Welcoming Summer

Welcoming Summer



Summer is a time of rapid growth, change and maturation. An opportunity to celebrate the fertility of the earth, as well as our own ripeness of being. During summer, we are our most expansive, energetic selves. As flowers bloom and our gardens, woodlands and parks are filled with the sweet scent of foxgloves, poppies and honeysuckle, we harness the sun’s energy of creativity, longevity and strength to recharge our bodies and minds.



In Traditional Chinese Medicine (TCM), summer is governed by the element of Fire, embodying a fiercely yang, outward-moving energy. We tap into this energy of movement as we begin to spend more time outside, socialising, travelling and exercising. At its peak, this Fire energy is fast and intense, so mindfulness and intentionality should be our grounding forces as we transition towards the latter, more yin part of the year. While summer has the ability to recharge our physical and emotional batteries, conversely, it can become overwhelming, creating conditions of dis-ease within the body if we do not learn to properly nurture and temper it.

In summer, we benefit from eating more cooling foods to pacify our systems, in particular the heart and small intestine, which are the organ pair associated with summer and the Fire element. In TCM, the heart rules understanding and clarity of thought, and the small intestine receives, digests and assimilates nourishment. To support these organs and maintain balance and regularity within the whole body, we must detoxify with hydrating vegetables and bitter foods that work to drain damp, clear heat and remove toxins.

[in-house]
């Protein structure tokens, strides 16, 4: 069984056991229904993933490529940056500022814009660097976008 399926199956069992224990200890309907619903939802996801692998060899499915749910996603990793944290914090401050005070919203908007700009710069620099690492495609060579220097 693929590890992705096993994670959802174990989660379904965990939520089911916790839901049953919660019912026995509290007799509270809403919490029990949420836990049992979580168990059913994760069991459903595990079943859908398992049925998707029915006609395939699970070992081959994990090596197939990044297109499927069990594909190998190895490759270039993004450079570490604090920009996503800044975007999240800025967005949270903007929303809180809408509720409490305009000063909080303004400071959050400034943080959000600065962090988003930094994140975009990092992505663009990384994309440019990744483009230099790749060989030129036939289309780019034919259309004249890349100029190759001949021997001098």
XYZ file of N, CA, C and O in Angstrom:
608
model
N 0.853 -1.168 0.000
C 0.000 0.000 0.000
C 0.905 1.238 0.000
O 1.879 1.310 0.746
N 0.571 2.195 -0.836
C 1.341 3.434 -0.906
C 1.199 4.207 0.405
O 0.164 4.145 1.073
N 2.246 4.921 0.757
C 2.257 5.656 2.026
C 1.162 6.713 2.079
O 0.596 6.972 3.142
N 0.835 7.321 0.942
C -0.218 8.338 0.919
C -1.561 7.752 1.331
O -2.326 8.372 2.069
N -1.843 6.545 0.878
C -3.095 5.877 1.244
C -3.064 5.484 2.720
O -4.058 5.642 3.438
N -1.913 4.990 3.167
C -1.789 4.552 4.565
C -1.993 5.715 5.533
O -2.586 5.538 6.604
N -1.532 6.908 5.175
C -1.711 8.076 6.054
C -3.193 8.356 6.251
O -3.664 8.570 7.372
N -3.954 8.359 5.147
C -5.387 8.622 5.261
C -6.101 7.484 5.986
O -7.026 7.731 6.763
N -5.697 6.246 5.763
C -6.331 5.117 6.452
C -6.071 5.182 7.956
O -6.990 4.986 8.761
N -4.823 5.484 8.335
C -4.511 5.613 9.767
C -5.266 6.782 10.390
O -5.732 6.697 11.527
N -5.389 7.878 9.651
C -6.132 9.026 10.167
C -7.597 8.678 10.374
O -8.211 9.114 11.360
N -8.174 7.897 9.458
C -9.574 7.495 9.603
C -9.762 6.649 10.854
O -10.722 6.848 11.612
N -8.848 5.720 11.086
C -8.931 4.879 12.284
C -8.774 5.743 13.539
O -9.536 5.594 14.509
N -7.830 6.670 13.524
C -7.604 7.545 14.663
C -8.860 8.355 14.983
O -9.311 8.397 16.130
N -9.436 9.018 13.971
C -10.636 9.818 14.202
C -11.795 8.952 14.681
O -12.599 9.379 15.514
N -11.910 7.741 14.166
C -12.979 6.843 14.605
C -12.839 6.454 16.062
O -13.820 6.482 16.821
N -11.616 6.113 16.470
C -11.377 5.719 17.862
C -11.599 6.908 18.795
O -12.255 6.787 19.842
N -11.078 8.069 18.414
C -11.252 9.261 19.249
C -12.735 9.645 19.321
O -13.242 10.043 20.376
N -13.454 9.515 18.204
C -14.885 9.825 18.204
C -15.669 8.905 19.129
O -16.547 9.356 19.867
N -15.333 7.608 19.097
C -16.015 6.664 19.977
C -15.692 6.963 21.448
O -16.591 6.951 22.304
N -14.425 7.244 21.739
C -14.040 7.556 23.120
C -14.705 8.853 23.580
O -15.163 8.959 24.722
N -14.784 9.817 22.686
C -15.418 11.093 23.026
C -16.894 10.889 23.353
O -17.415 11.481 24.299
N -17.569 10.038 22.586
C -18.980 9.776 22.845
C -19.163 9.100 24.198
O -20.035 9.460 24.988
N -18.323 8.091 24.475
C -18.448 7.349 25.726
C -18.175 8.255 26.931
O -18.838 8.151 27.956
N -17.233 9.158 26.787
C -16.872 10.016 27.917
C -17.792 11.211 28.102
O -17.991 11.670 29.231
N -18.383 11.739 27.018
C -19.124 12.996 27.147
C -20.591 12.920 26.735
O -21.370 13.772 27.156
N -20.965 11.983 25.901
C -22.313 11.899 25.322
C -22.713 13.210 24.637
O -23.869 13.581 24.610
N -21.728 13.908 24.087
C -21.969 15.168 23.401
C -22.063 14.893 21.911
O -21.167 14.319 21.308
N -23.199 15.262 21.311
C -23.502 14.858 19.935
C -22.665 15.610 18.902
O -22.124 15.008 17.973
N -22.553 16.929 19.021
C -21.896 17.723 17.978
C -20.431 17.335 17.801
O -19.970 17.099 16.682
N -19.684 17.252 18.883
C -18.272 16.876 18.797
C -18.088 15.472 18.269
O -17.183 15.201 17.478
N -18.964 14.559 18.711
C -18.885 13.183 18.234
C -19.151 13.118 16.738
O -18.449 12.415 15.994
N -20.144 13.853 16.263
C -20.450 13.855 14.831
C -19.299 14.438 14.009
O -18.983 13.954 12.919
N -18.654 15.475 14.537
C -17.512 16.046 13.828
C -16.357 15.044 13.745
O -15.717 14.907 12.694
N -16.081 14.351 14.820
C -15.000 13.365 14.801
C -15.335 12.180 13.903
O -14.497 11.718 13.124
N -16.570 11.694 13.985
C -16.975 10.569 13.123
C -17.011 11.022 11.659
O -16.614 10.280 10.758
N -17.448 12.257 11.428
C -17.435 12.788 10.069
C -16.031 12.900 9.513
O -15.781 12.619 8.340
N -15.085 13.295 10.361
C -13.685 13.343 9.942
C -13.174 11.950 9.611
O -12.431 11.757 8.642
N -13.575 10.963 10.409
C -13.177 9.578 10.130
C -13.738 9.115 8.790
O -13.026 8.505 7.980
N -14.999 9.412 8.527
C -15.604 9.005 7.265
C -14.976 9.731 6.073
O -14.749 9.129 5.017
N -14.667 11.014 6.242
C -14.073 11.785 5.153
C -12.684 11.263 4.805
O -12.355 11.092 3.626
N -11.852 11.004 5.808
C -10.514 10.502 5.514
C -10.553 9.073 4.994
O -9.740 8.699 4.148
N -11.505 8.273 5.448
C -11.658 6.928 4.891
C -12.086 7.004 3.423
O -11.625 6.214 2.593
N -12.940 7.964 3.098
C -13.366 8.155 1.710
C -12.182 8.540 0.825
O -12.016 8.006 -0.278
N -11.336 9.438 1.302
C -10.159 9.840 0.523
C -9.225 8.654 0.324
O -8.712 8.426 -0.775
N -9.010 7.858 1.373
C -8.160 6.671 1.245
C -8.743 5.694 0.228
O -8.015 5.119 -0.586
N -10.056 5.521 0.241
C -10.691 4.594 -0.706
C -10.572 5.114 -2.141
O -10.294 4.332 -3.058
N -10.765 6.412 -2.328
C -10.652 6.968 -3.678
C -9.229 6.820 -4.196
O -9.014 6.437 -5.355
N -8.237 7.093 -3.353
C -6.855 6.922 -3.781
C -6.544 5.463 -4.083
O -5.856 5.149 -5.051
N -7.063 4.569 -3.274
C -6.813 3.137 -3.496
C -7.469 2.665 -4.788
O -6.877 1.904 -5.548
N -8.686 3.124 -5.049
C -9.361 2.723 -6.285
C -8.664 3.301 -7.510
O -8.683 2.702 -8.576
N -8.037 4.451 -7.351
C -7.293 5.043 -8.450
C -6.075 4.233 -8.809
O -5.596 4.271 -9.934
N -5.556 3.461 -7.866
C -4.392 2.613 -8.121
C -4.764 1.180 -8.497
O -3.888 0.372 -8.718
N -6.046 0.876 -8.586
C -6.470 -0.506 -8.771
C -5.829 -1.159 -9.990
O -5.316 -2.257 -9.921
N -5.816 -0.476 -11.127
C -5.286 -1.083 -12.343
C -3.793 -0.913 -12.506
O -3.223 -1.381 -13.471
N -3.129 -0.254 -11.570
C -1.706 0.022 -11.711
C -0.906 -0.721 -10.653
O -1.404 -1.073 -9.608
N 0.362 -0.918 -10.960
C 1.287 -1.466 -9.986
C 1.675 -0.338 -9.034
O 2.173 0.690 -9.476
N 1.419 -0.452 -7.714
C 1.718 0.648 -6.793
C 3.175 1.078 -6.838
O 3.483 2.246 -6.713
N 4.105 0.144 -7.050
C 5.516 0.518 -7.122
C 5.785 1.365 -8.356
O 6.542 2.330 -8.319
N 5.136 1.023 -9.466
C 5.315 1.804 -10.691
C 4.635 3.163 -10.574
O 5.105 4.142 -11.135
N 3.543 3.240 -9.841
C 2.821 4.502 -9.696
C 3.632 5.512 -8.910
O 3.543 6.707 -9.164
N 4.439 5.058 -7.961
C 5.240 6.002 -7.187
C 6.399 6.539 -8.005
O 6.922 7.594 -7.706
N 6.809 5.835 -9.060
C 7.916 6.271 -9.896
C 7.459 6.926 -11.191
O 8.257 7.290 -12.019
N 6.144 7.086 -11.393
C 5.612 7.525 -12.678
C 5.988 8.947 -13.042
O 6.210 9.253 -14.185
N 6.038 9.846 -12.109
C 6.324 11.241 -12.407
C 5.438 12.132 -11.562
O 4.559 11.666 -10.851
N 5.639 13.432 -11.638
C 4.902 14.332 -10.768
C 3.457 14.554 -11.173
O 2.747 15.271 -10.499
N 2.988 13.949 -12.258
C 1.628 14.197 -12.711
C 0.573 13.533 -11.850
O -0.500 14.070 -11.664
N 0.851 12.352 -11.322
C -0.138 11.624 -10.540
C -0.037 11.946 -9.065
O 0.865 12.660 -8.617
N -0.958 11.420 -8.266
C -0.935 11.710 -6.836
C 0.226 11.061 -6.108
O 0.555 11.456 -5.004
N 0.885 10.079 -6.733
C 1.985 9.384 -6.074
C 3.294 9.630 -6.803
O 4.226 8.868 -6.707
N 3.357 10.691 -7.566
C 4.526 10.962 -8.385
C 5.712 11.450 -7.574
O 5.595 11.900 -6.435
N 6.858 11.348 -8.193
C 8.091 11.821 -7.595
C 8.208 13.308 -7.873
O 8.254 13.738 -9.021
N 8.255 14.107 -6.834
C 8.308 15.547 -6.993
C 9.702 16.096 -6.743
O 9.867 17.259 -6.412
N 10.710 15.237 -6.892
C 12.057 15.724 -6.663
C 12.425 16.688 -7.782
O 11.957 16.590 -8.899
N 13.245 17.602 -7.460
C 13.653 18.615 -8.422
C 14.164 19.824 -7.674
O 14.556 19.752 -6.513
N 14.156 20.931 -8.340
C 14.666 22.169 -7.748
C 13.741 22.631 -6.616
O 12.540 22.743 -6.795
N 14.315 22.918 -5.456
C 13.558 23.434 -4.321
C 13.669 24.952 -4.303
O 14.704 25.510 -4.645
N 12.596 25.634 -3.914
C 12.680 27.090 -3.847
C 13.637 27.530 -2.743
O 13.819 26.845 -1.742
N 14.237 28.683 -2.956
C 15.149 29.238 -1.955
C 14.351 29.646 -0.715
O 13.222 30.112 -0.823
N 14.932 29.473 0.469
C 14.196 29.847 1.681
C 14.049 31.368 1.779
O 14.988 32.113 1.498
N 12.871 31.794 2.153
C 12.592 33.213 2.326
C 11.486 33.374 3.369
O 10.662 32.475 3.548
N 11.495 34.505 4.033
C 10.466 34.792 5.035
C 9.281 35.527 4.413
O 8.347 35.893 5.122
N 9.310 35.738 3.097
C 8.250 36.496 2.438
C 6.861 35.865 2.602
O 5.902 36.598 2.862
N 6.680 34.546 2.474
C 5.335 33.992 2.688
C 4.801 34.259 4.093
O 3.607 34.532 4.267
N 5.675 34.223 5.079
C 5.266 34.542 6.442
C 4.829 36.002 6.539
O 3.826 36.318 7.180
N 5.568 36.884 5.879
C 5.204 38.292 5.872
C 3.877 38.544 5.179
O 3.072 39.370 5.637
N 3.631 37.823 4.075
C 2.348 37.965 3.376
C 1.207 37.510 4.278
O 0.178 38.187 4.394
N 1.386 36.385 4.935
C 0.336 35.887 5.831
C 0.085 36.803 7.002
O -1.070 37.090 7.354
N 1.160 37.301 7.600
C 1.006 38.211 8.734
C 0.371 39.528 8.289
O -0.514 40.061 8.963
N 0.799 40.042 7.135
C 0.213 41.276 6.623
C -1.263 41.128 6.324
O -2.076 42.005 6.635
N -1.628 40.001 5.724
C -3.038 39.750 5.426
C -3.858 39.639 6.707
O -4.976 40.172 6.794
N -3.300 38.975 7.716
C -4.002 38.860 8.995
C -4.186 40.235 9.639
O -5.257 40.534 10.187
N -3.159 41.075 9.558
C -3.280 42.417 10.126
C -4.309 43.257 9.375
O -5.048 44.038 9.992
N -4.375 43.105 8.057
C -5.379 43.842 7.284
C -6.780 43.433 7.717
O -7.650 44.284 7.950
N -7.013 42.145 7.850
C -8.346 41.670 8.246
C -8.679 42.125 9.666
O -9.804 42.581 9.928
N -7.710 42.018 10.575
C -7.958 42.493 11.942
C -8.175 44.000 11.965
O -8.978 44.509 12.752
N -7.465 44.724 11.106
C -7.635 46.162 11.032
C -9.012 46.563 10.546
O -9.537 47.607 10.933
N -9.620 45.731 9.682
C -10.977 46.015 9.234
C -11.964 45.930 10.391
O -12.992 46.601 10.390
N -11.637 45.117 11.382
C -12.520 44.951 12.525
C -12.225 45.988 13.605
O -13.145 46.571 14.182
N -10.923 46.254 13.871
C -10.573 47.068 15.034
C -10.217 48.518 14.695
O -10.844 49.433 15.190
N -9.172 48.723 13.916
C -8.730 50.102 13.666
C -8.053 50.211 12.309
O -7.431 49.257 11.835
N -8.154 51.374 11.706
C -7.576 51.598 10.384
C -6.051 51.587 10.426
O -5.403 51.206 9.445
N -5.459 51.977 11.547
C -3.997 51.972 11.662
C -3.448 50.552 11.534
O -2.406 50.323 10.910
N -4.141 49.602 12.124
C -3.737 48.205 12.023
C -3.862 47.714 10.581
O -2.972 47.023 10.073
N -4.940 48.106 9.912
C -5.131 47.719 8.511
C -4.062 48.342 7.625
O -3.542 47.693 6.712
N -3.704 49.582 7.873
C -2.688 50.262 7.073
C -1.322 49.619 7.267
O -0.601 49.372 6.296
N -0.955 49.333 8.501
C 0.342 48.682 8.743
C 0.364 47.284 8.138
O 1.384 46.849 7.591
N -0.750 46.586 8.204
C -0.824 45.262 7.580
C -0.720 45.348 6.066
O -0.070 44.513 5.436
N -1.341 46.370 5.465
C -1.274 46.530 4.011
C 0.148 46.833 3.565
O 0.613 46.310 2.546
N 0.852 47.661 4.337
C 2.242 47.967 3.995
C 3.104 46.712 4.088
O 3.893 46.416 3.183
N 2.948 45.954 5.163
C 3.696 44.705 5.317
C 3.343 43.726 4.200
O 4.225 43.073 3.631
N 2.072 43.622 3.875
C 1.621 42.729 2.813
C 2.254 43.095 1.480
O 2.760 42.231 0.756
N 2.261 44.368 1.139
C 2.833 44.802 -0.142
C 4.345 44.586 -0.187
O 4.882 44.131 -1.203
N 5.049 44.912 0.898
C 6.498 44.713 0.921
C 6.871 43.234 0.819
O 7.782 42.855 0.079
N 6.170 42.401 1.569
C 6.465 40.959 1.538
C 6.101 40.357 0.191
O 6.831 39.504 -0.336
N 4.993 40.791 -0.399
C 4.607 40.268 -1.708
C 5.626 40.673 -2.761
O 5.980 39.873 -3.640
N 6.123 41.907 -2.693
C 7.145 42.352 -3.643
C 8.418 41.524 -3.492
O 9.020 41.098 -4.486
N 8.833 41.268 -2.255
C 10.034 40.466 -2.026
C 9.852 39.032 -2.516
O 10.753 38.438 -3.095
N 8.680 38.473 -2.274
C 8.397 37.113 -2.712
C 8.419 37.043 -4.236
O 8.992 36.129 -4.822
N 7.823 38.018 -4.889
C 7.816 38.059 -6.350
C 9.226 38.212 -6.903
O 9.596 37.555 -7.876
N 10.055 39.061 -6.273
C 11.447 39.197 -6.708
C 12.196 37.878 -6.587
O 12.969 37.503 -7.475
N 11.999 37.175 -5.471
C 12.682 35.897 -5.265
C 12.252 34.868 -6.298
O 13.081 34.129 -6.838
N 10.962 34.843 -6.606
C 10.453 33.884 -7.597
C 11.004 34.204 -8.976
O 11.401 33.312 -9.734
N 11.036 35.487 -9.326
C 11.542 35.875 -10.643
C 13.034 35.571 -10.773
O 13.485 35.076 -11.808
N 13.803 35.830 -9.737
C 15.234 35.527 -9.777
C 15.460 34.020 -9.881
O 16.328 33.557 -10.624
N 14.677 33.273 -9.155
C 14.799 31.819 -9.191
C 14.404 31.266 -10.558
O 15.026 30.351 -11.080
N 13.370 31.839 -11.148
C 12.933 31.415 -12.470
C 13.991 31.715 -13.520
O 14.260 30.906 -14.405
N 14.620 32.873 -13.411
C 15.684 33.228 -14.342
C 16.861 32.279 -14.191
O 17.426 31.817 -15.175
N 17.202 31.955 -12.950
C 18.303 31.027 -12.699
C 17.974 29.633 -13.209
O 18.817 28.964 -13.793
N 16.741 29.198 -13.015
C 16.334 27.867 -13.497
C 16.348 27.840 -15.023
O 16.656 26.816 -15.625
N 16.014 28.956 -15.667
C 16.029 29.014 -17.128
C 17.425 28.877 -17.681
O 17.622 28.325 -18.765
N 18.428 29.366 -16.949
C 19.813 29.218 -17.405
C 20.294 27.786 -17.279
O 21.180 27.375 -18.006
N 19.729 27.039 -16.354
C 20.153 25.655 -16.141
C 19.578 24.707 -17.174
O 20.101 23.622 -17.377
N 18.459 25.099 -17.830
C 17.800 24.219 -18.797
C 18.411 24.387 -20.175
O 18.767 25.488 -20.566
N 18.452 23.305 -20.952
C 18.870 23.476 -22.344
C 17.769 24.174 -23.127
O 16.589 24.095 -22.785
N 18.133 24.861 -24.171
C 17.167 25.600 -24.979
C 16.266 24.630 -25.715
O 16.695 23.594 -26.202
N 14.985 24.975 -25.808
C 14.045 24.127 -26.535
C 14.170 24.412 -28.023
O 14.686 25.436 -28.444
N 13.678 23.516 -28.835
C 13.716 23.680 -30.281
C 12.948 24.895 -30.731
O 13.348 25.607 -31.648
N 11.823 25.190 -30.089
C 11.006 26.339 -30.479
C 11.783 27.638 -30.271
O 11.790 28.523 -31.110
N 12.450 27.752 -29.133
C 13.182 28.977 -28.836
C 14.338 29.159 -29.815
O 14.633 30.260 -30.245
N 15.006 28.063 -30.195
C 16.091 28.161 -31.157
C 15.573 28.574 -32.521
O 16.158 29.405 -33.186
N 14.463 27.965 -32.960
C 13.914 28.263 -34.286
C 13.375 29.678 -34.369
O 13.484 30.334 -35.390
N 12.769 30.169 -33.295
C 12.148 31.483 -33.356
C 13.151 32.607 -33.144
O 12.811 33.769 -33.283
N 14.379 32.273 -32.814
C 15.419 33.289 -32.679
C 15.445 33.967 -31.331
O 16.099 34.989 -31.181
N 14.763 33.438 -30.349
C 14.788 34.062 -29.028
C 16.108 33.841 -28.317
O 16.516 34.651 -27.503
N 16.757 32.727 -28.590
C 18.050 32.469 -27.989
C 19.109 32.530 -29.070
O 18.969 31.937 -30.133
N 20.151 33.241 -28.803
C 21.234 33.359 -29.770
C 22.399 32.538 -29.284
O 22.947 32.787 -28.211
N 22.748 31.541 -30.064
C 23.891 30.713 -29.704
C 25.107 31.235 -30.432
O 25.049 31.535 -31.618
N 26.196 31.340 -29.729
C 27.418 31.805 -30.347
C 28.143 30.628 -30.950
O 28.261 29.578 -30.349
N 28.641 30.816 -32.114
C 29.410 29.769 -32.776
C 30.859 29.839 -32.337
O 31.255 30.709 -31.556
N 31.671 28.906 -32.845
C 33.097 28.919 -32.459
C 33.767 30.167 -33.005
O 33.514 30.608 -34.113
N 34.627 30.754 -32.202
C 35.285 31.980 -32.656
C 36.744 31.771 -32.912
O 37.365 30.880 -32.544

To properly replenish our bodies, steaming, sautéing and quick wok-style cooking are most appropriate and ingredients should be fresh, light and nourishing. Hot, dry, fatty or greasy foods like coffee, alcohol, red meats or dairy must be eaten in moderation. Fruits, which are particularly cooling in nature, making them less appropriate for colder climes, come into season in summer — think bananas, peaches, kiwi, watermelon and avocado, as well as cherries and berries.




Our innate life force is now at its peak, but with temperatures high, feelings of anxiety and irritability can arise, so making time to cool off, both physically and emotionally is essential. In between social interactions, be sure to incorporate grounding solo practices of meditation and movement. When getting dressed, opt for lightweight, natural fibres that allow the skin to breathe and the body to move fluidly. Organic cotton, linen, silk and bamboo are perfect for layering and navigating the unpredictable British climate, where downpours frequently pepper sun-drenched days.





—Beat the heat with breathable, natural fibres like cotton, silk, linen (so quintessentially summer!) and bamboo. These allow the skin to breathe and work to cool the body.

— Build a hardworking wardrobe. Choose versatile, loose silhouettes and relaxed cuts. Wide-leg trousers, billowing shirts, voluminous dresses, and slouchy shorts offer maximum comfort and are easy to layer when the temperature drops, or during an unexpected downpour.

— Pale colours and soft neutrals reflect the sunlight instead of absorbing it, and will work well with almost everything in your wardrobe. If you select wisely, you will find you only need to add a few key, quality pieces each season.

— Denim is a perennial classic and looks as chic with a crisp white shirt, as it does with a bikini or bodysuit. Opt for lightweight denim in blue or cream, and turn up the cuffs to avoid overheating.

— Get clever with layering. Make an airy, sleeveless dress or blouse evening appropriate with the simple addition of a cropped cardigan, oversized sweater, or tailored jacket. Rather than stuffing your layers into a tote, avoid creasing and drape over your shoulders for a nonchalant mood.

— Wool works in summer too! Light woollen pieces wick moisture from the skin, helping to keep you cool and dry. Wool is also naturally odour resistant, making it an excellent option for on-the-go days.


Beccy Candice Clarke is a writer, editor, and holistic health coach. If you would like to work with her, or find out more about her practice you can do so here:  /  @beccycandice

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